The Local Technical Agroclimatic Committee (LTAC) or Mesas Tecnicas Agroclimaticas (MTA, in Spanish) are an innovative way for local stakeholders to be informed about the expected climatic variations in their region, and how these can affect their crops. LTAC approach allows open and inclusive dialogues about seasonal climate forecasts at multiple timescales, their effects on crops, measures to reduce potential crop losses, and providing agronomic recommendations to farmers.
Publications and data
Evidence and relevant datasets.
Funding and implementation partners
CCAFS and bilateral projects led by CIAT.
Ministries of Agriculture (Colombia, Guatemala, Chile, Honduras, Mexico, Panama, Paraguay, Nicaragua, Ecuador), Ministries of Environment (e.g. El Salvador), Producers’ associations (e.g. FEDEARROZ, FENALCE, ANACAFE, ASBAMA, CEDRO, among others), Meteorological Service Institutes (e.g. IDEAM, COPECO, INSIVUMEH, DMH, SMN Mexico, ETESA, CONAGUA), academy and research institutions (e.g. IRI, CUNORI, AGROSAVIA, CATIE), Subnational governments (e.g. GOBERNACION DE BOYACA), International cooperation (e.g. FAO, WFP, IFAD, USAID, TNC, HELVETAS).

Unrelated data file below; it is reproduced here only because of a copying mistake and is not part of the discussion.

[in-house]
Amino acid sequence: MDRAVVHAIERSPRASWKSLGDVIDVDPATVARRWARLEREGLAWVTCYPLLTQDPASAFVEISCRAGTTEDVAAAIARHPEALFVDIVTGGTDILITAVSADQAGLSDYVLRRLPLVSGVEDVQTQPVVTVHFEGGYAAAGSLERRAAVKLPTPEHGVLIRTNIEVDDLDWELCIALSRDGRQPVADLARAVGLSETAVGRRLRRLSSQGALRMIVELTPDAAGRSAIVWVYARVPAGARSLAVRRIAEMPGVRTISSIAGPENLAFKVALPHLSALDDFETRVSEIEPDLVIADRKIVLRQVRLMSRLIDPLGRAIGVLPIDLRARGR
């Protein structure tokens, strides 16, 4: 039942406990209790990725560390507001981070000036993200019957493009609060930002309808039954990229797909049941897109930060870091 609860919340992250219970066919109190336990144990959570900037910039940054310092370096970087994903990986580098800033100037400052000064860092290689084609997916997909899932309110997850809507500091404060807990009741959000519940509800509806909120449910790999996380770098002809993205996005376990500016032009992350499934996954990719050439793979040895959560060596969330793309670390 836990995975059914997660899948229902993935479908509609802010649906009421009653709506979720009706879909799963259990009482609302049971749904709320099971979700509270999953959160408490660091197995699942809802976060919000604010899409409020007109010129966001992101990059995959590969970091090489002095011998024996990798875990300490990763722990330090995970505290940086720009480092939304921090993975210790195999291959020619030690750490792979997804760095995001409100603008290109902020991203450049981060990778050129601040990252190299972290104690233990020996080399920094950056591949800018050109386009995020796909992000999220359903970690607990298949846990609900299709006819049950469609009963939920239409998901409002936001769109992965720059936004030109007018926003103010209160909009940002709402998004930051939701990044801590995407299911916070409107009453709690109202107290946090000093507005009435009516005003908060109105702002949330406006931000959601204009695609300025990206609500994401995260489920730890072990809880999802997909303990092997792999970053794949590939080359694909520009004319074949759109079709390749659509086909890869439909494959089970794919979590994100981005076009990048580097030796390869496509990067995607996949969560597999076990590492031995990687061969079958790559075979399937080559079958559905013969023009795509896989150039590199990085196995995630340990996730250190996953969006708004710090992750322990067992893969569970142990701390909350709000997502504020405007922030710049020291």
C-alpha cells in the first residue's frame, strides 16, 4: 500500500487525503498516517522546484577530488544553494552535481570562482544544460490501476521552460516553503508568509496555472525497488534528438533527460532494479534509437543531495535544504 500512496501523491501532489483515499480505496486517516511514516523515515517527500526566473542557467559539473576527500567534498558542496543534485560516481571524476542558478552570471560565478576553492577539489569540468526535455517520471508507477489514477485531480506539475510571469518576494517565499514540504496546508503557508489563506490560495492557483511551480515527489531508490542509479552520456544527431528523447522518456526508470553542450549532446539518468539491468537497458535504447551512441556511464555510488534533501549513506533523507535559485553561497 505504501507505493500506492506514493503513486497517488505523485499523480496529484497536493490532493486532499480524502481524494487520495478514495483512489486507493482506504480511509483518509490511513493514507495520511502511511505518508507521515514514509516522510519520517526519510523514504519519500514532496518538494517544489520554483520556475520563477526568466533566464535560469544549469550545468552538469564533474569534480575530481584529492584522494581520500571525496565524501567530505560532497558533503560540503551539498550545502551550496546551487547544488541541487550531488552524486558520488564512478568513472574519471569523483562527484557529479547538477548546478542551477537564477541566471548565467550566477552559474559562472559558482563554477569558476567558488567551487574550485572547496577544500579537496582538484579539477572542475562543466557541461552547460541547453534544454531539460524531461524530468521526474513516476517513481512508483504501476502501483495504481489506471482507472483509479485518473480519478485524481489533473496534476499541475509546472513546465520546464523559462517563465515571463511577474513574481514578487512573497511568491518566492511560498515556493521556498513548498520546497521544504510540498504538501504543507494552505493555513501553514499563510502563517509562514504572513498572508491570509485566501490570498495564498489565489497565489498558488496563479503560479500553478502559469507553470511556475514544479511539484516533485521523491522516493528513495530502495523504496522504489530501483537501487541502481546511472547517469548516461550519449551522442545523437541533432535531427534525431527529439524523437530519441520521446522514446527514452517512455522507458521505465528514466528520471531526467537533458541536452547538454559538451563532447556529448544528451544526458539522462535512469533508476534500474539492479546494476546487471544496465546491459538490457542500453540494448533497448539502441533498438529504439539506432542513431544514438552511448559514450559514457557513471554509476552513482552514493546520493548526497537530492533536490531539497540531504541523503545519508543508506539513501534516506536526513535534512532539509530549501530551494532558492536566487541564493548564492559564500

At the core of the innovation are both state-of-the-art climate prediction and local knowledge, which combined through a participatory process allow producing tailored climate- and context-specific recommendations to enable agricultural decision making. LTACs thus create a unique, novel, and effective mechanism to connect climate information supply (by the Met. Offices) with demand (by farmers). CCAFS and CIAT developed the approach initially in Colombia, and now it has been adopted and adapted for several institutions across Latin America. Currently, the LTAC approach is being implemented in 9 countries across the region with 40 LTACs in place and involving over 200 local to national institutions. Monitoring and evaluation activities are being carried out to determine related outcomes and impacts due to its implementation.